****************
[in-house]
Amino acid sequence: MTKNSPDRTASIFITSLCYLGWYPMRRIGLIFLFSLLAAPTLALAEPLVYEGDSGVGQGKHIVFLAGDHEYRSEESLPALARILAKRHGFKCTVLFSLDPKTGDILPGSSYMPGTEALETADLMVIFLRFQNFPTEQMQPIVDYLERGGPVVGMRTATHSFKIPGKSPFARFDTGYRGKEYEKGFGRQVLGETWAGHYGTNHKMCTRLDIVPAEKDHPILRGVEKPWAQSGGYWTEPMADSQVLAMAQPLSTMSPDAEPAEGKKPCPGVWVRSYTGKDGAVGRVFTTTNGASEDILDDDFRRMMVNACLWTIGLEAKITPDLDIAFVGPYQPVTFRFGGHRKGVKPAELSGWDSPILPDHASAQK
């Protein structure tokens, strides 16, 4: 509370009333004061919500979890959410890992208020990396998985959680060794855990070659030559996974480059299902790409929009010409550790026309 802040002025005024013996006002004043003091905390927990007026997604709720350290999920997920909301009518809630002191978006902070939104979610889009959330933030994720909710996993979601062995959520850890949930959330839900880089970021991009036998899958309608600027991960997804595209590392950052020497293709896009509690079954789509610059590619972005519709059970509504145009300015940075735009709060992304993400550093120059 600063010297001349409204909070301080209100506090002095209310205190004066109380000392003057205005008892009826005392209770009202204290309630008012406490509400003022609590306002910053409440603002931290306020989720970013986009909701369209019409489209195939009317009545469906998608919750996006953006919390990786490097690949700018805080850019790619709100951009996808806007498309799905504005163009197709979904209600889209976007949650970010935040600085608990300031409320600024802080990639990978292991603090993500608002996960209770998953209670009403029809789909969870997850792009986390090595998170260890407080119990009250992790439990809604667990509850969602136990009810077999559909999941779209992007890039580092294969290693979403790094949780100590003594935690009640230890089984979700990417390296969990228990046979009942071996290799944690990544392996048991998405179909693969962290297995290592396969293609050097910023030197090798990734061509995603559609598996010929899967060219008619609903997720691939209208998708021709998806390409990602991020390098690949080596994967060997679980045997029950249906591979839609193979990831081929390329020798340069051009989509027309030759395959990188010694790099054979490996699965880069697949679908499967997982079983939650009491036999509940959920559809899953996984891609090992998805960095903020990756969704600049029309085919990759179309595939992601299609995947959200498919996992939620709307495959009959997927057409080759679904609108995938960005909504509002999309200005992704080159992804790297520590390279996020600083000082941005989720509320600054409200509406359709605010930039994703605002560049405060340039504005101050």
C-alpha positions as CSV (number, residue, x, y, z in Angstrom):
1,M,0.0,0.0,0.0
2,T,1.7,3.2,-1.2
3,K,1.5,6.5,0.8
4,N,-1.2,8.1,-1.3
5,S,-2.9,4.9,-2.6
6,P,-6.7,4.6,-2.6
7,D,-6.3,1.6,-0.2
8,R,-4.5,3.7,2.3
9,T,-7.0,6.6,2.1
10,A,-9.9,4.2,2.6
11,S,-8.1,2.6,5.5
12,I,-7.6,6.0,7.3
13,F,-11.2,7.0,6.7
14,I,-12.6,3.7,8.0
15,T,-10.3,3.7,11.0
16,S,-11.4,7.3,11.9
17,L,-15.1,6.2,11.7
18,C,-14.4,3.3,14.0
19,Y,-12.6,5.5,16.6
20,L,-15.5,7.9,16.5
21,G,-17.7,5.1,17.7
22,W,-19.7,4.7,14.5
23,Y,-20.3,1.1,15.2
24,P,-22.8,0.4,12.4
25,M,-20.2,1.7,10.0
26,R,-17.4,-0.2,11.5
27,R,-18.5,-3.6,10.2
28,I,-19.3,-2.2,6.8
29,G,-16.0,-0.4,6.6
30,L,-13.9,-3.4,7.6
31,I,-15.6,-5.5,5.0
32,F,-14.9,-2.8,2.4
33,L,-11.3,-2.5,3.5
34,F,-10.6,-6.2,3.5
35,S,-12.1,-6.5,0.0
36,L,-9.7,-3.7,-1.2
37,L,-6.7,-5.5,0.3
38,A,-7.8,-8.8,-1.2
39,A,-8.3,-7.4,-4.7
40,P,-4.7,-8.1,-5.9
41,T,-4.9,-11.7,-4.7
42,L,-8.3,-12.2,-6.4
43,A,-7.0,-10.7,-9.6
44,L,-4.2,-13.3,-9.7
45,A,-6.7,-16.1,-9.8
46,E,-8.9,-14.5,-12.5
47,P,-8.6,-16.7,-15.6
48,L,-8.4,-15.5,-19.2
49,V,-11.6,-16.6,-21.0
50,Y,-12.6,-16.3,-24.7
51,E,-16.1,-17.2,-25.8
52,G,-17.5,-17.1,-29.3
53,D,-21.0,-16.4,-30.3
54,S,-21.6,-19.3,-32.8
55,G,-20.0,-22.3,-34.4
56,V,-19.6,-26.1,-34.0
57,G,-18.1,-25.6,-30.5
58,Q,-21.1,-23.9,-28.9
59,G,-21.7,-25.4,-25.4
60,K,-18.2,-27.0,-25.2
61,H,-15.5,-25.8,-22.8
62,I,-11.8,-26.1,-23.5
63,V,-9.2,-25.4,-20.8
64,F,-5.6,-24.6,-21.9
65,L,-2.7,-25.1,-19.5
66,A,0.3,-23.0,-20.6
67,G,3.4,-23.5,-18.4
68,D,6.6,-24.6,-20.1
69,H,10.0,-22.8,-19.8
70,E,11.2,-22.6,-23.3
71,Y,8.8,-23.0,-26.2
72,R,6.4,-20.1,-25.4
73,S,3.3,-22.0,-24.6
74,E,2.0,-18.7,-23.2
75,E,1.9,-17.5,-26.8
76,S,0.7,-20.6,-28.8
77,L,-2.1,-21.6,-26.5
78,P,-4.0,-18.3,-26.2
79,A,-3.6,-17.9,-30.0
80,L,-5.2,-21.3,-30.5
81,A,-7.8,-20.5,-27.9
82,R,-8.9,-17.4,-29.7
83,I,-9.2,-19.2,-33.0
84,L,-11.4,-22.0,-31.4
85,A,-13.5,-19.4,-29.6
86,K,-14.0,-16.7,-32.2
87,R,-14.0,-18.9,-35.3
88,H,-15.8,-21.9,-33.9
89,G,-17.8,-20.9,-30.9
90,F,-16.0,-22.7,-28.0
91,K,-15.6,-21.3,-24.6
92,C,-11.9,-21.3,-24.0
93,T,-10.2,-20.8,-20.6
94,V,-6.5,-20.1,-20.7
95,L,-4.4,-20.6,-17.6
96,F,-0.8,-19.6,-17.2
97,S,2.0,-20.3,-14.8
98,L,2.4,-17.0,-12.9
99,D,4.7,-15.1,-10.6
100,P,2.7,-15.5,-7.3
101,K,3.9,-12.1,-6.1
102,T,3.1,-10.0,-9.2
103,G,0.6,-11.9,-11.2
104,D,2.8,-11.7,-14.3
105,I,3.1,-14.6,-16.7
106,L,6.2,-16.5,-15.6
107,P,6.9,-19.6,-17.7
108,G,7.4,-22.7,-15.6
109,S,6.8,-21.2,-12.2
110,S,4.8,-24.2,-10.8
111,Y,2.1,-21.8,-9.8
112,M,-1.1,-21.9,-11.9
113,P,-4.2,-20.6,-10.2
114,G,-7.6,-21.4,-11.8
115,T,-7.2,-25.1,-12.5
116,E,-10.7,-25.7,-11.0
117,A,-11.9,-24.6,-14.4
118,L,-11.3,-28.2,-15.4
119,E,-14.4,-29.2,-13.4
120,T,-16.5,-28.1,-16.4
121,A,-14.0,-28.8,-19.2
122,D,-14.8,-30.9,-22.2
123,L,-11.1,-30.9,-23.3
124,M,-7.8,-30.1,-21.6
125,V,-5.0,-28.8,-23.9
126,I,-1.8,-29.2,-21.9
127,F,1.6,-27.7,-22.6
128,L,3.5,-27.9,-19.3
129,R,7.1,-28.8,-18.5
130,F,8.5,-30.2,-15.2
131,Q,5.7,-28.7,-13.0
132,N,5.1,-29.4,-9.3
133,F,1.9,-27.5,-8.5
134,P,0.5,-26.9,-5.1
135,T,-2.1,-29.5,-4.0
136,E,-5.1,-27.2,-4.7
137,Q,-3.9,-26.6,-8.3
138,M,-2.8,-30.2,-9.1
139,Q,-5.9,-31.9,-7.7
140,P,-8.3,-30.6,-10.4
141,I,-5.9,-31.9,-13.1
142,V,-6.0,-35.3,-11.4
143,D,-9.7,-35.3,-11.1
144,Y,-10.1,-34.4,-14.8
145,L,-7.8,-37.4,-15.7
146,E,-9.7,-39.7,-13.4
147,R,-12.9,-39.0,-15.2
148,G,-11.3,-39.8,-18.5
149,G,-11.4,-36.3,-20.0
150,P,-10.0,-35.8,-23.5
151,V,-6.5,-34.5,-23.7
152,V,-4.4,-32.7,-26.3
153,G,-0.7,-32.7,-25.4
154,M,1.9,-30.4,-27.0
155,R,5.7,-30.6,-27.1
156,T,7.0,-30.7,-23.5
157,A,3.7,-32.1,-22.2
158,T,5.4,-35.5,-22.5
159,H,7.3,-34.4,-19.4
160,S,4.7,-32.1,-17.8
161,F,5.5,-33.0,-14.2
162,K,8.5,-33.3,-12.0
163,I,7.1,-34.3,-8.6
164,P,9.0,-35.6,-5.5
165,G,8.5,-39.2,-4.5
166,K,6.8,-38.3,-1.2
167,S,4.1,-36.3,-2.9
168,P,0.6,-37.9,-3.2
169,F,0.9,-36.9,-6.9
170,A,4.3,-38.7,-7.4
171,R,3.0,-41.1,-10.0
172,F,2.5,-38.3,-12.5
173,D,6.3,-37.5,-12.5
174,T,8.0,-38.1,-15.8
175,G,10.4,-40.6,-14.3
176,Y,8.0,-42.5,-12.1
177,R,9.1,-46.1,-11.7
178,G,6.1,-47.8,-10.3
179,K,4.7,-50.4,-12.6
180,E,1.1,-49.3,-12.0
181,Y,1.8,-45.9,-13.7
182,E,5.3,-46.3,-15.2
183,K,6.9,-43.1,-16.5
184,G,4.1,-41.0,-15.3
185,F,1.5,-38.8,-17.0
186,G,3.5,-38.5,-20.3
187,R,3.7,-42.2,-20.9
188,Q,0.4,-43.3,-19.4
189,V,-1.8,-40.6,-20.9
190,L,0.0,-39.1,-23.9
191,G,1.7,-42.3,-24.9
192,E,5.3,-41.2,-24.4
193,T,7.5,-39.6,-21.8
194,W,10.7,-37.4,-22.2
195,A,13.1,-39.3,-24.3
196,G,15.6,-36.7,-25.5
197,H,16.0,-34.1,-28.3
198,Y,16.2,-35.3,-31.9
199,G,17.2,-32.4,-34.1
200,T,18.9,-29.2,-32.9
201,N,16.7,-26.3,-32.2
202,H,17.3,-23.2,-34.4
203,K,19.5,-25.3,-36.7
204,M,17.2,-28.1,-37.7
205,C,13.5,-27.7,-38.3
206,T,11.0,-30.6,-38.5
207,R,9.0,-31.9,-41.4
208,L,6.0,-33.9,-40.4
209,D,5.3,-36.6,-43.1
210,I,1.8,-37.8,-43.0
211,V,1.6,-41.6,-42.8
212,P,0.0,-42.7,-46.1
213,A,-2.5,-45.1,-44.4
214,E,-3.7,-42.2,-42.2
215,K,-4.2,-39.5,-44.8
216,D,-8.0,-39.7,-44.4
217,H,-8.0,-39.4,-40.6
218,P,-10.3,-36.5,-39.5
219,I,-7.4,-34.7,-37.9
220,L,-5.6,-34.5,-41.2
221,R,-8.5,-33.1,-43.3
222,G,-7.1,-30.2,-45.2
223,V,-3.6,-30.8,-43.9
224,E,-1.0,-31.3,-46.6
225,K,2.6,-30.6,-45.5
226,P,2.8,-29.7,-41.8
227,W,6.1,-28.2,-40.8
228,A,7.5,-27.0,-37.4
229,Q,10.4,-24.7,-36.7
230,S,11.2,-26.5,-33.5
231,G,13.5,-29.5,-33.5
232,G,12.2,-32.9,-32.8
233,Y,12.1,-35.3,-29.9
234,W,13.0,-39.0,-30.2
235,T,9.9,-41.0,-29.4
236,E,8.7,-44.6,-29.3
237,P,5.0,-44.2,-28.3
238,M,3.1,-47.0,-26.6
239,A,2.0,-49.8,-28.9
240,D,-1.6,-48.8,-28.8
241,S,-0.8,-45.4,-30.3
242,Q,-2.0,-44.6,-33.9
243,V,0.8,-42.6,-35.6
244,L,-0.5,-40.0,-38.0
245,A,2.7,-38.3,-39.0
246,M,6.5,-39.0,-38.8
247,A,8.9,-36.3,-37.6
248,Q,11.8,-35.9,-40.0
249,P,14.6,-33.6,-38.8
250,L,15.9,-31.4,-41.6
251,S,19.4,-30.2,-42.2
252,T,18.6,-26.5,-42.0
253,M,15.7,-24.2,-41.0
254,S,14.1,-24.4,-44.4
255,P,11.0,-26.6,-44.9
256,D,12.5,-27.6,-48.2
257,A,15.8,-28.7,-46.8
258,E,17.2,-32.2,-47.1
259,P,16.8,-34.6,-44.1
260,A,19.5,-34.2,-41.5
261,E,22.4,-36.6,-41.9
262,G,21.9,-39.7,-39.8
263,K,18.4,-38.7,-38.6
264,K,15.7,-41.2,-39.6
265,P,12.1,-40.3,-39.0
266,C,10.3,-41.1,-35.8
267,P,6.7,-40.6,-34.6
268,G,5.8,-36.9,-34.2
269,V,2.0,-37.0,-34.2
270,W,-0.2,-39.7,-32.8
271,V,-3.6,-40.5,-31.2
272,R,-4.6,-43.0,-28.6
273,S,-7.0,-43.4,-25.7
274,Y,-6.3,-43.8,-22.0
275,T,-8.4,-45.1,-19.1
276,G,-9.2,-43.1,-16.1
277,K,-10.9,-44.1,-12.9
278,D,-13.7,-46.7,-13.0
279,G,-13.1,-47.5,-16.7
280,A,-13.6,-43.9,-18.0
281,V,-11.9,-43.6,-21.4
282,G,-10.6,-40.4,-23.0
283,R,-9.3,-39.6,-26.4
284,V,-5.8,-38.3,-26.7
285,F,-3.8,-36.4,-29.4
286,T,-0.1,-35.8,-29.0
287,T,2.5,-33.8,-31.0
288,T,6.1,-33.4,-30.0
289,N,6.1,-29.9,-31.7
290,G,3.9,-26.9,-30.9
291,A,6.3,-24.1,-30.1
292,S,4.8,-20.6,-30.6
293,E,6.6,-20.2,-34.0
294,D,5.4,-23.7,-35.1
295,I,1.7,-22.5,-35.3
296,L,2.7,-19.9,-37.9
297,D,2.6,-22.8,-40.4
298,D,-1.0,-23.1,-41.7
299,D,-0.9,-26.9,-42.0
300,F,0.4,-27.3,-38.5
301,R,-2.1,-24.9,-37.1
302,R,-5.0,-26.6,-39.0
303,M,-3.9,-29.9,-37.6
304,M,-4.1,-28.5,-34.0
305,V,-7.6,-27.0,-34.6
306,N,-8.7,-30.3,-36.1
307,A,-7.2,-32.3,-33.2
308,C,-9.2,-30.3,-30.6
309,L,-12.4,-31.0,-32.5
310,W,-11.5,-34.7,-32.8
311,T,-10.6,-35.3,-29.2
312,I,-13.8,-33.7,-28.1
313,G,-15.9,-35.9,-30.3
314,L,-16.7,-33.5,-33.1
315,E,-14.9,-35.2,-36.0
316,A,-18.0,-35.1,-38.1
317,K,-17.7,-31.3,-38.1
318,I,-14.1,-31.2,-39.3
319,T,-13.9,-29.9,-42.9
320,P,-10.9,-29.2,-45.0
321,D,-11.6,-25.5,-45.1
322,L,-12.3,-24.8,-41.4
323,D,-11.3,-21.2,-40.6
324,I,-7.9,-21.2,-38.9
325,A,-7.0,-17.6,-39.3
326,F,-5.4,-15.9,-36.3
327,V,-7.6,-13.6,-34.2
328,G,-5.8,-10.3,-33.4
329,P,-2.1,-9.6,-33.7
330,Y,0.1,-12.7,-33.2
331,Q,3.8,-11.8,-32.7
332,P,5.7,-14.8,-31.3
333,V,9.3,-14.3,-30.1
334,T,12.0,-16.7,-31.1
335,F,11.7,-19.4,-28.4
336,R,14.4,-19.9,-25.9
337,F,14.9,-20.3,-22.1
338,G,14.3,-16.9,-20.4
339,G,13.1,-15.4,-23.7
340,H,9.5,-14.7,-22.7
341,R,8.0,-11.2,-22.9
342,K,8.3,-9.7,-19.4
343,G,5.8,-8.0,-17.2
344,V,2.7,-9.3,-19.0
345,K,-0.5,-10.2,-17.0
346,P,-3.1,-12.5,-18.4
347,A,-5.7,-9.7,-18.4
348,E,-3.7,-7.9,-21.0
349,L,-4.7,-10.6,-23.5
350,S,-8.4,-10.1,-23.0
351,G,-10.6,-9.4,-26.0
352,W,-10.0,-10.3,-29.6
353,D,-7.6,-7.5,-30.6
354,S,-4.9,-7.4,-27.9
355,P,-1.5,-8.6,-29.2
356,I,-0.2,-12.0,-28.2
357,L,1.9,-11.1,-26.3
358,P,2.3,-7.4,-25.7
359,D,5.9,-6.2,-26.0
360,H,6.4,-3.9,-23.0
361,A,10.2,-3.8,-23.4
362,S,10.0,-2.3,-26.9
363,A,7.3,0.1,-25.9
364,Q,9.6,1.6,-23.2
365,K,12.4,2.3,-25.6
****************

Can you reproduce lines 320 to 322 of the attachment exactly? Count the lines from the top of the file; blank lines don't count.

316,A,-18.0,-35.1,-38.1
317,K,-17.7,-31.3,-38.1
318,I,-14.1,-31.2,-39.3